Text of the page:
The missionaries arrive uninvited. Despite noble intentions, they are ignorant of the place where they set up shop and indifferent to the hearts and values of the people they have come to help. They meddle in things which are none of their business. They assume that the natives' traditional spirituality is defective, even devilish. They bribe or coerce the people to abandon their traditional ways until, in the process of trying to 'save' the people, the missionaries wind up destroying them.21
I read that accusation to Woodbridge, following it with these questions: "Haven't missionaries through history contributed to the demise of native cultures? Haven't they ended up exploiting the very people they claimed they wanted to help? On balance, haven't missionaries done more harm than good?"
This issue struck close to home for Woodbridge, whose family has a long tradition of serving on the mission field. But he didn't seem to take the challenge personally, responding instead with his characteristic evenhandedness and balance.
"Let me start with the Spanish incursion into Latin America as an example, because it illustrates how complicated this issue can become," he said.
When I nodded my assent, he continued. "Was there exploitation and abuse of native people there? Yes, unfortunately, there was. But was this the result of the missionaries? Well, history tells us that the missionary movement was often associated with an economic policy of the colonial powers known as mercantilism."
"Could you define that?"
"Mercantilism was the belief that the country with the most gold would be the most powerful. The political balance of power in Europe was thought to be in part determined by which country successfully explored Latin America and elsewhere. As a result, mercantilist motivations became, unfortunately, mixed with missionary enterprises. It is, indeed, true that the Spanish did horrible things in Latin America, but much of it was instigated by adventurers and mercantilist types while many missionaries did praiseworthy things."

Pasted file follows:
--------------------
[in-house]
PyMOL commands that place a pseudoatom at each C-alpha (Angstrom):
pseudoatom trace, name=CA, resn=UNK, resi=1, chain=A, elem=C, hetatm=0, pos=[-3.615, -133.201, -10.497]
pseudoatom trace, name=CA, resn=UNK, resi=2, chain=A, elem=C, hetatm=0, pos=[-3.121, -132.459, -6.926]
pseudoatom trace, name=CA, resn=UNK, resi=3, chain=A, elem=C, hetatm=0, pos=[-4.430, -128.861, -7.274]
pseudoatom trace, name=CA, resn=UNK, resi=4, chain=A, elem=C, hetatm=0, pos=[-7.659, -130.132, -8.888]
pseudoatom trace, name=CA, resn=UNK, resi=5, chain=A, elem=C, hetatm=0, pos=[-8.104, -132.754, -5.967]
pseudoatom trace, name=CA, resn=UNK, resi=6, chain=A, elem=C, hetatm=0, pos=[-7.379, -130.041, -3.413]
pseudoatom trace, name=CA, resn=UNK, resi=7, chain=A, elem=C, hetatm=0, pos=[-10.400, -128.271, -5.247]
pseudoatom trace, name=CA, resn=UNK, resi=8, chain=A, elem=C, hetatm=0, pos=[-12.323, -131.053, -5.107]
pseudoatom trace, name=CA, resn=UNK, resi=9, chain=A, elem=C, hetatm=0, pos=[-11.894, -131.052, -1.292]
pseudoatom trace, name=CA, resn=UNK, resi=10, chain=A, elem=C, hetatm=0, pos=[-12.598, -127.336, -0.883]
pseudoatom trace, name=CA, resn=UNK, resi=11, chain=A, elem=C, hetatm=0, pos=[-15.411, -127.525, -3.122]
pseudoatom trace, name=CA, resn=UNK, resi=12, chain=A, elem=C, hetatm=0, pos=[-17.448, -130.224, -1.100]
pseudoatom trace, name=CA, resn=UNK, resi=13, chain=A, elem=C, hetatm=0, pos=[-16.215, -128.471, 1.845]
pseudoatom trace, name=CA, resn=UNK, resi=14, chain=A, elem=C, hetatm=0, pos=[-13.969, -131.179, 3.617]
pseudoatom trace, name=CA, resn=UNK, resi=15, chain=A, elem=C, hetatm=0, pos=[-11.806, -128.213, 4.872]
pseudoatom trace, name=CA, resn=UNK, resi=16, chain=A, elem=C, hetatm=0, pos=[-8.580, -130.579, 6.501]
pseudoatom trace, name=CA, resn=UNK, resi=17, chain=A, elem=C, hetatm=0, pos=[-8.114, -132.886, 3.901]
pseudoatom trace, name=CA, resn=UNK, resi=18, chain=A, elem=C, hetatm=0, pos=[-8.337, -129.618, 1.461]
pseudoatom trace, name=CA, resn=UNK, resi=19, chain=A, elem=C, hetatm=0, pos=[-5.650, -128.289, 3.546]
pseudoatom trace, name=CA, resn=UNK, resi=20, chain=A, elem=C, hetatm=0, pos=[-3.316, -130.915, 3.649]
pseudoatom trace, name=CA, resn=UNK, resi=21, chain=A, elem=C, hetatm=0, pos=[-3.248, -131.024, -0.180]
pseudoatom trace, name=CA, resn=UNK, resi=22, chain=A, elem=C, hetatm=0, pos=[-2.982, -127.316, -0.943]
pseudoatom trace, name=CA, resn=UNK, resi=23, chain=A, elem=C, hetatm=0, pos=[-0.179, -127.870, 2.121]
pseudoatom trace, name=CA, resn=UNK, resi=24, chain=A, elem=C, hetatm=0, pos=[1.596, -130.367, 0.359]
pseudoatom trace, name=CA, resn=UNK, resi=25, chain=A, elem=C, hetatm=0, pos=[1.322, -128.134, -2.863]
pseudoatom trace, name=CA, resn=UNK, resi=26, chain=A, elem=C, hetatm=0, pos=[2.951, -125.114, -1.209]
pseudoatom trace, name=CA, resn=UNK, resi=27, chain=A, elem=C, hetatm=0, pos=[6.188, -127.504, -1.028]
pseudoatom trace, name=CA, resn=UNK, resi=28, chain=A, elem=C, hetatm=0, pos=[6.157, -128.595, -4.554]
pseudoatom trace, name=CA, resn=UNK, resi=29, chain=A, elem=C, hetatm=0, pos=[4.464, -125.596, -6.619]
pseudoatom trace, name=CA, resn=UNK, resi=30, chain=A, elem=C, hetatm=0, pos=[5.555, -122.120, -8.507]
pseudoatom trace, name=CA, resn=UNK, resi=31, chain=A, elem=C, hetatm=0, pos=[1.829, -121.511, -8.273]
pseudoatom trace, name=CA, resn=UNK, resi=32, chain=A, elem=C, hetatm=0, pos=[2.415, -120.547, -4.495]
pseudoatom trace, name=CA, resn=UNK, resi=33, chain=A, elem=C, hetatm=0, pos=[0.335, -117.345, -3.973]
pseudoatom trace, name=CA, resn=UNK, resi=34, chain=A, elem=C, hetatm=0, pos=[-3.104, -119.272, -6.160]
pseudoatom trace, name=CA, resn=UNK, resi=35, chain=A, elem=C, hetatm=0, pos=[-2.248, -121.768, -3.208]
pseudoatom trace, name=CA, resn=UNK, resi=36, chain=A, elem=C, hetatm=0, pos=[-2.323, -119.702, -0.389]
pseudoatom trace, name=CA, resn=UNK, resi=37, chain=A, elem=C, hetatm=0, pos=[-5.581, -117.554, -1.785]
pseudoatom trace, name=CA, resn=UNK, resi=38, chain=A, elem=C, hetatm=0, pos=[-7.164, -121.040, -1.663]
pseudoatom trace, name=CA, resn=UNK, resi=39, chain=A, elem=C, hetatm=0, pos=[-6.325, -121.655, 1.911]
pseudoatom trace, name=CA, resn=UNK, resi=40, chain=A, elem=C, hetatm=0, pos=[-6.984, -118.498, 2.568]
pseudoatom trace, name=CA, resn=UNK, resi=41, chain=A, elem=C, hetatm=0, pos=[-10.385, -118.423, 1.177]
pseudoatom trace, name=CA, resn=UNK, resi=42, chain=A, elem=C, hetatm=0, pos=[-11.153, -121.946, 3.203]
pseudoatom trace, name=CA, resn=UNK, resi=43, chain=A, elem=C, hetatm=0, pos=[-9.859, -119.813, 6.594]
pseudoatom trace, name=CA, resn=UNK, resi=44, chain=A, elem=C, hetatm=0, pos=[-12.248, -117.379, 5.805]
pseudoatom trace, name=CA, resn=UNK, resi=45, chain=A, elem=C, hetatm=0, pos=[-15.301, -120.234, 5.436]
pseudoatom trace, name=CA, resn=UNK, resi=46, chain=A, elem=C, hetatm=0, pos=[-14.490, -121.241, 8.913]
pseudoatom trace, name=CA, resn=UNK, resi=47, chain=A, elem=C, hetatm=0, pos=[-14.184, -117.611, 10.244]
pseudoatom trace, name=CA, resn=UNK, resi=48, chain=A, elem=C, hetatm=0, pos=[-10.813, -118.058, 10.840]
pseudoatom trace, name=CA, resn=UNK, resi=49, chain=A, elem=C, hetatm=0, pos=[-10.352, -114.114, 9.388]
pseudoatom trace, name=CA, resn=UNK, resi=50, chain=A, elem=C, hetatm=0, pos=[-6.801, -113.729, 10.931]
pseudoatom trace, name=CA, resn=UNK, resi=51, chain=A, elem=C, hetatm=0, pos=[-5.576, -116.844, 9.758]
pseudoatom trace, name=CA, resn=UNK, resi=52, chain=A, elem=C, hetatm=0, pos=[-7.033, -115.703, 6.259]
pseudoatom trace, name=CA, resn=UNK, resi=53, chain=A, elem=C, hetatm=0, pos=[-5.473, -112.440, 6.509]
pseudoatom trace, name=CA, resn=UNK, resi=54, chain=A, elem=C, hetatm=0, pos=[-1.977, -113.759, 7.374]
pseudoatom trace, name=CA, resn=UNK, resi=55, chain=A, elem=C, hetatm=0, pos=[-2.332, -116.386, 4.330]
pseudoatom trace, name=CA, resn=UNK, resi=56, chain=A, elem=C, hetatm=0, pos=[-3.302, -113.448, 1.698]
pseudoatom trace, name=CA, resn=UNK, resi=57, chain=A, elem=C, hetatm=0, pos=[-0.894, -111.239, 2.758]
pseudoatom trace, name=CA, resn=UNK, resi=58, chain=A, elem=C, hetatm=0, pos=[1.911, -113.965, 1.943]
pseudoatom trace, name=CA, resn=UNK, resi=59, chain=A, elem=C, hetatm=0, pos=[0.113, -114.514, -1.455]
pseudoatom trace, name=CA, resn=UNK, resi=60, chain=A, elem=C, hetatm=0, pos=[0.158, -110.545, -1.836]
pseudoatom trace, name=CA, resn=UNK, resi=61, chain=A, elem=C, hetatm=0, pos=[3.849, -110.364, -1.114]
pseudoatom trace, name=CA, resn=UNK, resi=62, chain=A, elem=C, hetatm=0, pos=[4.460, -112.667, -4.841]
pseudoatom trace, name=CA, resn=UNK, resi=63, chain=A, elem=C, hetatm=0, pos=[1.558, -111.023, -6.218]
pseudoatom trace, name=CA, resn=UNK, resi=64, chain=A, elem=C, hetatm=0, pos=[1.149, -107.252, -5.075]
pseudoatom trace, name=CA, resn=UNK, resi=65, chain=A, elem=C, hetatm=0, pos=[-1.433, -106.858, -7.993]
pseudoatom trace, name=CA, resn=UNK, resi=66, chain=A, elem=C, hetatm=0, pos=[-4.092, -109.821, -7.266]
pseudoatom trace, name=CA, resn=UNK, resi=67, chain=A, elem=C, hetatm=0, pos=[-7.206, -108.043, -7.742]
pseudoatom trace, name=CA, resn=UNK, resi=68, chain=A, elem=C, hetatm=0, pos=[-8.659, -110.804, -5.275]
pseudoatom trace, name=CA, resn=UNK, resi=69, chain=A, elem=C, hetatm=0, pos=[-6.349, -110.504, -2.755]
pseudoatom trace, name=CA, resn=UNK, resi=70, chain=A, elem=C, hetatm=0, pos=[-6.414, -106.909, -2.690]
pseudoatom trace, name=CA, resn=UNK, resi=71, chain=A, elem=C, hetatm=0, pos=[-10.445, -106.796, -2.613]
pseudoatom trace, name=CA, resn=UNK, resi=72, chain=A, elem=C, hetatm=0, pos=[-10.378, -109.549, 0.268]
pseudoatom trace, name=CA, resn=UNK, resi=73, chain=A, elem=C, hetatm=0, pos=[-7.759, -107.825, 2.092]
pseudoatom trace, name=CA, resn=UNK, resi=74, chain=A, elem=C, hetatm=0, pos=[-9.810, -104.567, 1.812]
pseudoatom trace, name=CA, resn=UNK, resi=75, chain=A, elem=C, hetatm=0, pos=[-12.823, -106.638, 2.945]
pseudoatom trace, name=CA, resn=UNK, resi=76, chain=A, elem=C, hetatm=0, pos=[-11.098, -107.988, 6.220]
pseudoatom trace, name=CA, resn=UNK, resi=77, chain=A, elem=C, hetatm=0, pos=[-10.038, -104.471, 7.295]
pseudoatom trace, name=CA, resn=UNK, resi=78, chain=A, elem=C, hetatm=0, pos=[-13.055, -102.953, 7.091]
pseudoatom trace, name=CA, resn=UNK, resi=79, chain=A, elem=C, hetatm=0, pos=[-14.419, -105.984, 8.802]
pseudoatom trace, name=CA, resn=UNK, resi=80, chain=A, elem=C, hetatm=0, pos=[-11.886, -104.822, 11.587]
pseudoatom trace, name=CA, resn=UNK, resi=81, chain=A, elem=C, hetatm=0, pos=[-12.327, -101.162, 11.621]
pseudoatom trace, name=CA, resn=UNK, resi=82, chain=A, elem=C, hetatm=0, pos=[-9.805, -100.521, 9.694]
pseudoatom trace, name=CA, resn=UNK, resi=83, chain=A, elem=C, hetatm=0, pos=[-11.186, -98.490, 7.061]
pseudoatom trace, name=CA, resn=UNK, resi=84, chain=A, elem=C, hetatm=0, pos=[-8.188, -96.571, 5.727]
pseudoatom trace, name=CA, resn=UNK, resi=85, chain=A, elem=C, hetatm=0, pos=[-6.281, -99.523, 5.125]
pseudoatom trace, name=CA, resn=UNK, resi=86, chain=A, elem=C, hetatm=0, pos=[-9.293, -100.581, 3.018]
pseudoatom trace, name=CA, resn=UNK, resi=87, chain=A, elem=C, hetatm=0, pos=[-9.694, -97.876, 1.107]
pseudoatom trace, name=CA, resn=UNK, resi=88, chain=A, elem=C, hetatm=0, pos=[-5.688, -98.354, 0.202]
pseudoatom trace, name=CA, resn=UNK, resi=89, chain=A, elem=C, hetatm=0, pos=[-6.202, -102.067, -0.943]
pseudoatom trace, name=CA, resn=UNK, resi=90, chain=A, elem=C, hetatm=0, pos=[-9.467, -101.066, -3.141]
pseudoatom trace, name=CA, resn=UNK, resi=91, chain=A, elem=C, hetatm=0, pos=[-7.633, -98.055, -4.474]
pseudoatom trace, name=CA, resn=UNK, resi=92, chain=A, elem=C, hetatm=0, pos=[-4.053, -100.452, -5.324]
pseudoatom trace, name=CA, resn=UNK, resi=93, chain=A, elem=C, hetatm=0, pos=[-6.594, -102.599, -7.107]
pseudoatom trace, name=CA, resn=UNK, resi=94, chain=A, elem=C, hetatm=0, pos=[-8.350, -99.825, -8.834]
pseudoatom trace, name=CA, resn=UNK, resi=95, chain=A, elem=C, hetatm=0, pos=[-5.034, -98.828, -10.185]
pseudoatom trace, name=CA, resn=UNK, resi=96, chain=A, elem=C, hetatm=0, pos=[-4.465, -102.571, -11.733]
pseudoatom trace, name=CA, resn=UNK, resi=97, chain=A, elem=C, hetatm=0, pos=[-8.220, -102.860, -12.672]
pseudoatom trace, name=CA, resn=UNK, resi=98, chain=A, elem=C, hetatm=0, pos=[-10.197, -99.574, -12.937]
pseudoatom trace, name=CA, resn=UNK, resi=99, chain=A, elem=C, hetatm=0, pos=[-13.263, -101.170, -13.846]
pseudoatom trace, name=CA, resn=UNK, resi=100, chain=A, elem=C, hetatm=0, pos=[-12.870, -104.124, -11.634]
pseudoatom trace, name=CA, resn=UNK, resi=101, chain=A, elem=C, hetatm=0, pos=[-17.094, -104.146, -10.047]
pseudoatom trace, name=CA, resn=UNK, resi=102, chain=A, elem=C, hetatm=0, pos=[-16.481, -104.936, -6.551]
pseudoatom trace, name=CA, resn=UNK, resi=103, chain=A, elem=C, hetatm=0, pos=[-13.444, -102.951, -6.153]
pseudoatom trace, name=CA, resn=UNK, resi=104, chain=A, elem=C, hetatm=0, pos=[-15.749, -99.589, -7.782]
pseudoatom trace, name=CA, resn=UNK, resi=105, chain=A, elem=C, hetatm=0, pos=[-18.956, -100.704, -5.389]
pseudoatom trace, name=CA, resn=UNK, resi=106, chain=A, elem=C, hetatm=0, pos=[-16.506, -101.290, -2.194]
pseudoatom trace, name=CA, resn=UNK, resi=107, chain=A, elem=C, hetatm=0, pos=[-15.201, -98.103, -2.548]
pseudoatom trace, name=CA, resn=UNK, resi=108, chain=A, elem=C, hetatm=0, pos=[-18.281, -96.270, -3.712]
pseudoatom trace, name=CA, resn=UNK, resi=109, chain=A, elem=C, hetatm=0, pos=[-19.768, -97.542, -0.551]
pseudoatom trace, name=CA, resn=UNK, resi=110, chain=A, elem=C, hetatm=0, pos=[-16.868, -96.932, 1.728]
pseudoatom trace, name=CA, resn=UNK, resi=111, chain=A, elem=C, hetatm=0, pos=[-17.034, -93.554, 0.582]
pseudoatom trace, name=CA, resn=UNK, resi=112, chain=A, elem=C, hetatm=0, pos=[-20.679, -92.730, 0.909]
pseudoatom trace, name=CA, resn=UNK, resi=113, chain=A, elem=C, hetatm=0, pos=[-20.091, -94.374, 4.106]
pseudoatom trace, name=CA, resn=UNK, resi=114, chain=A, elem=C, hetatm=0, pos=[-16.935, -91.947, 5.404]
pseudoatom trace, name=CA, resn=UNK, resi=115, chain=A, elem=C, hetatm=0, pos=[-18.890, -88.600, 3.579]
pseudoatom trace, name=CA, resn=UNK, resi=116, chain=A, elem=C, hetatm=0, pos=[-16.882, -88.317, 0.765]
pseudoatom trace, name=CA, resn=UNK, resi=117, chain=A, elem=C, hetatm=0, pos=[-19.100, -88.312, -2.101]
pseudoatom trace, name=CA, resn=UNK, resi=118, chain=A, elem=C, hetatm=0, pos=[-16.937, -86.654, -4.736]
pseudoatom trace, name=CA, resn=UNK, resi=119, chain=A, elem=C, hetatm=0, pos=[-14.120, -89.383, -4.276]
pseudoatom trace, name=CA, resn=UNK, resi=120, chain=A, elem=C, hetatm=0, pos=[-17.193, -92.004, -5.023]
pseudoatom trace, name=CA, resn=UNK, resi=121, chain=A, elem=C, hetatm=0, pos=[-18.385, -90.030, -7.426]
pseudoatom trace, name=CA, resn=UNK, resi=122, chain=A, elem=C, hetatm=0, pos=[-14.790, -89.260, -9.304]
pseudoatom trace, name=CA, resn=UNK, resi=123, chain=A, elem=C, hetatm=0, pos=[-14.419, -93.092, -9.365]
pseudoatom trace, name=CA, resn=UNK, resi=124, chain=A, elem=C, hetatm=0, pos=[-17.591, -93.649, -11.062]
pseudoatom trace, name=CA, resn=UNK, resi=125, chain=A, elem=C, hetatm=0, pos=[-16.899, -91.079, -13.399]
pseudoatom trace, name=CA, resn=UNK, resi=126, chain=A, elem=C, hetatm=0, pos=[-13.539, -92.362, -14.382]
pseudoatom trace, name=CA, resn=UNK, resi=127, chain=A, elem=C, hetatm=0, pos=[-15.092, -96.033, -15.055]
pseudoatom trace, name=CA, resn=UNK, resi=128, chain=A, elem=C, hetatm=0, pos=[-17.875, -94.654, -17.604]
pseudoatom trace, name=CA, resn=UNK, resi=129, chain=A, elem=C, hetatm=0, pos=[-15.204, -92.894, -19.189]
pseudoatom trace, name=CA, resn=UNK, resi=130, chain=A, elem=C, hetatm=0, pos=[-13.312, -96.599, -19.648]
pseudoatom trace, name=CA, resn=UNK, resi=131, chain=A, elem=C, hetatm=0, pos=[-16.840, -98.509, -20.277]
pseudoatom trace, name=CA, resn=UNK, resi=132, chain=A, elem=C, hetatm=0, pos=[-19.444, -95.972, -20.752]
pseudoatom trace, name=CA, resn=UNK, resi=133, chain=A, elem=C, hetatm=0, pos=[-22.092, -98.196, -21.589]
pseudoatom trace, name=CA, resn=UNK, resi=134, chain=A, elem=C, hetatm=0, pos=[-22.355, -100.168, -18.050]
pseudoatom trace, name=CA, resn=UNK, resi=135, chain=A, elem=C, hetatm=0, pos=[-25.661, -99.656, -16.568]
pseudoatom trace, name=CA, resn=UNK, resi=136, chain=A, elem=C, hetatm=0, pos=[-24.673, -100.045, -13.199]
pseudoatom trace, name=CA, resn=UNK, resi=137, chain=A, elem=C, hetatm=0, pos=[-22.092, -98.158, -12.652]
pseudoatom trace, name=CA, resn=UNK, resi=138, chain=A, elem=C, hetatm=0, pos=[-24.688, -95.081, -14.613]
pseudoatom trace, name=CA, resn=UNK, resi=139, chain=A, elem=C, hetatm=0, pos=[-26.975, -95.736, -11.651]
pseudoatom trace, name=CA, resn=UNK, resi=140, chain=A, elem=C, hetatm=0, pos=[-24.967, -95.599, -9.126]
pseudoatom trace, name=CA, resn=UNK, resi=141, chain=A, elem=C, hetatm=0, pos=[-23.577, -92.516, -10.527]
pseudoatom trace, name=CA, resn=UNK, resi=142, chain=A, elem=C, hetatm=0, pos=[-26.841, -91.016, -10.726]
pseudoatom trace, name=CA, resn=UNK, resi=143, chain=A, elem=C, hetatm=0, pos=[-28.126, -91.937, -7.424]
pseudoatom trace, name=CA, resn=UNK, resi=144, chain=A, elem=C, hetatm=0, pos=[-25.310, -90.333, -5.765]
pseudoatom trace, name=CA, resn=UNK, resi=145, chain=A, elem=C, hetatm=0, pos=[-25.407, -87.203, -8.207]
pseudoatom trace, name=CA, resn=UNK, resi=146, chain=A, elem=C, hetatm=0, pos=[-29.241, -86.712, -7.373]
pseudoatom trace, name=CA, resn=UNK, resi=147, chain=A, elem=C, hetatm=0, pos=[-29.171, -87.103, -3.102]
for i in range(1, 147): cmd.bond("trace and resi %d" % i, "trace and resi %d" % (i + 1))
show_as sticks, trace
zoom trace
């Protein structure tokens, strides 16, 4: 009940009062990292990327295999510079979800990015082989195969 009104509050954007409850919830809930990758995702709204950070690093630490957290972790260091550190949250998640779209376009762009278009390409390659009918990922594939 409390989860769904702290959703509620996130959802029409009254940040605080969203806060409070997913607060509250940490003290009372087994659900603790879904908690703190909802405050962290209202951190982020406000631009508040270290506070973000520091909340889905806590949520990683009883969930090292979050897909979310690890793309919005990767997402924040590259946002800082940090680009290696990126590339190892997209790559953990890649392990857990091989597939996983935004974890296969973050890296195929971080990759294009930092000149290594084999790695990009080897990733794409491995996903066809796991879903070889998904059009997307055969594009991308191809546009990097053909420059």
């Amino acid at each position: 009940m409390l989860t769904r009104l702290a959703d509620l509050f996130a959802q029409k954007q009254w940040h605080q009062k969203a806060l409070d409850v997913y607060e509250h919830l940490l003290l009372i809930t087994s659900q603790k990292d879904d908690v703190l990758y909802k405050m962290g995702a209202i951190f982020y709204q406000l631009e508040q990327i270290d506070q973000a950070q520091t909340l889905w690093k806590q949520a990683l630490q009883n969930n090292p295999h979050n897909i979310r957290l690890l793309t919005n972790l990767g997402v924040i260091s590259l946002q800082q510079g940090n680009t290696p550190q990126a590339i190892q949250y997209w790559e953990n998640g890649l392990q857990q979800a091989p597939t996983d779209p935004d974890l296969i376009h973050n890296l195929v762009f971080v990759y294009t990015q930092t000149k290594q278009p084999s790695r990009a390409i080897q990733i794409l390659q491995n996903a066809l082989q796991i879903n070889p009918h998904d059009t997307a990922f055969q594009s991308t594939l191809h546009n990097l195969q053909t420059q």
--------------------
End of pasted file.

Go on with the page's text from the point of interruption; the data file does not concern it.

Woodbridge opened a book that was sitting nearby. "In fact, historian Anthony Grafton of Princeton University talks about the valuable things that the missionaries did," he said, reading from the book New Worlds, Ancient Text:
The Roman church insisted on the humanity of the Indians, and large numbers of missionaries especially idealistic mendicant friars bent on bringing what they saw as the simple, incorrupt people of the New World to Christ-arrived. They built churches and religious communities.22
"Now, Grafton is not an evangelical," Woodbridge continued, "but he has carefully studied the missionary movement and acknowledges the enormous amount of good that the missionaries did. Unfortunately, missionaries as a group get discussed as agents of mercantilism, and so they often get blamed for some of the horrible things the Spanish did in Latin America.
"And as I noted earlier, in the sixteenth century there were debates in Spain about whether what was going on in Latin America was Christian. There were major defenders of the Indians who insisted they shouldn't be exploited. One key figure, Bartolome de Las Casas, was driven to his reforming attitude after reading a passage in Ecclesiasticus in the Roman Catholic Bible, which says: 'The bread of the needy is their life. He that defraudeth him thereof is a man of blood."' Having read this, he and other Roman Catholics opposed the malevolent things that were taking place in Latin America."
His comments triggered my memory of seeing a statue outside the United Nations building in New York City a number of years earlier. Now I understood the background: Francesco de Vitoria, the founder of international law, had been one of the theologians who had argued for the full dignity of the New World Indians and who had fearlessly opposed their exploitation at the Spanish Court.